Natural avalanches in GofS

By Sarah Goodnow

Date of Observation: March 6, 2019  10:00 AM
Location of Observation: Gulf of Slides #1, #2, South Snowfield

I found new debris in the bottom of Gully #1 and Gully #2. There was none in the south snowfield and I did not travel in any area north of #2. Debris in both gullies was wind affected but with some chunky wind slab evident. Debris pile in #1 was considerably less chunky and smaller than #2, leading me to think it was a softer slab that ran earlier in the period of wind loading than #2.

#2 had old surface (as in- the extra firm wind slab left after the 170mph wind event) as the primary surface in the lower 1/2 of the path. #1 had hardly any old surface exposed. #1 and the upper 1/2 of #2 had varying depths of 1F+ wind slab on top of a few cm of fist density snow and in places, up to 1 cm new snow blowing around on the surface. Pockets of softer wind slab could be found in the loosely treed ridges between gullies. Those pockets propagated cracks but weren’t inclined to slide.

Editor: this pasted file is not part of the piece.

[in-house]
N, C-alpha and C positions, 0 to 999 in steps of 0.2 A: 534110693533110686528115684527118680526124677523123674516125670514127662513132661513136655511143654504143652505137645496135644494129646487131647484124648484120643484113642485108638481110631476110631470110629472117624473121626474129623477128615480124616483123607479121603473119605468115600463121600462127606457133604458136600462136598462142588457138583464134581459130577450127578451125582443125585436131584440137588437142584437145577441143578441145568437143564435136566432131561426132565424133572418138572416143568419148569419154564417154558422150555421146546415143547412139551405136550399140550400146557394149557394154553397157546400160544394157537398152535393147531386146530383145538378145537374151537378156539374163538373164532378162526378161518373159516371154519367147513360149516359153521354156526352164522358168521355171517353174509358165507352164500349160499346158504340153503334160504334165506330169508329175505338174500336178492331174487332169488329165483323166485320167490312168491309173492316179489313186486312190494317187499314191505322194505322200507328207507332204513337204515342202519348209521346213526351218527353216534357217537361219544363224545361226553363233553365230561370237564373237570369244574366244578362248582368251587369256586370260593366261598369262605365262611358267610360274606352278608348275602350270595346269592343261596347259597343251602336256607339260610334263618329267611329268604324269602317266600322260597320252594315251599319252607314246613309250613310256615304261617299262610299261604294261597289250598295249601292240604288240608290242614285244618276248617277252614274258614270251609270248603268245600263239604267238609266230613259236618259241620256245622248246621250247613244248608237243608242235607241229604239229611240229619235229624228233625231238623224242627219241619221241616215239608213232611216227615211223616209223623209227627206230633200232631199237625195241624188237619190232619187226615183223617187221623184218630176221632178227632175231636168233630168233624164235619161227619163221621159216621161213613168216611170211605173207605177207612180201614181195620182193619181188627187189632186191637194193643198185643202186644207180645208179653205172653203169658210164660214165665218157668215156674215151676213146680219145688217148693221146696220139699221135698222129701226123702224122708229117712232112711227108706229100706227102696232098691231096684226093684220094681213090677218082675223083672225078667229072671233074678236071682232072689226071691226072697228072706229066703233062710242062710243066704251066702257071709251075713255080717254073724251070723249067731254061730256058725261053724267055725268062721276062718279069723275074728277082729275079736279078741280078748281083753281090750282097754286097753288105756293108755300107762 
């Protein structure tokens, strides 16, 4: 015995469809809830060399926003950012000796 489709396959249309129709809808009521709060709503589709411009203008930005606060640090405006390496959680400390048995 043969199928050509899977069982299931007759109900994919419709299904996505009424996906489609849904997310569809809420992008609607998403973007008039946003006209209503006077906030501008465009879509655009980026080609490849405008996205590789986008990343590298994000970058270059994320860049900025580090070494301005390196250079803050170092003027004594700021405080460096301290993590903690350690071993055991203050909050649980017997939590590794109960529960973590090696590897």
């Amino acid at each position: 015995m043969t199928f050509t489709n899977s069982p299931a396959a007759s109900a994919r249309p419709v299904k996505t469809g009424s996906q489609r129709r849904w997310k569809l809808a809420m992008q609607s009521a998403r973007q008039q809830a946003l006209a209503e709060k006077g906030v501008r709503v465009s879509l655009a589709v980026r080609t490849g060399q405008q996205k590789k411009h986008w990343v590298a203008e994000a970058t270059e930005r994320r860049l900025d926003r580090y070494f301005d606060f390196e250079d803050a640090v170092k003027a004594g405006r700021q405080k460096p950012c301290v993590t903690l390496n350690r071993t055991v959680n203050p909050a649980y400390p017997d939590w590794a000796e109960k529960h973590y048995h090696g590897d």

Snowpack observations are one part of the complex puzzle which is your decision to enter avalanche terrain. Some observations may include stability tests. It’s important to understand that the results of a stability tests are seldom conclusive anywhere, but particularly in snow climates and terrain like ours where the primary driver of instabilities is wind drifted snow. Many stability tests exist and each works best with specific avalanche problem types. Stability test results should never be used alone as an indication that a slope or conditions are safe particularly when more obvious red flags are present. Please use this page as part of your information gathering process, but don’t make decisions based on a single piece of information. A good article that summarizes some of the issues associated with snow and avalanche observations can be found here.

The Mount Washington Avalanche Center cannot verify the quality or accuracy of any observations that come from the general public.


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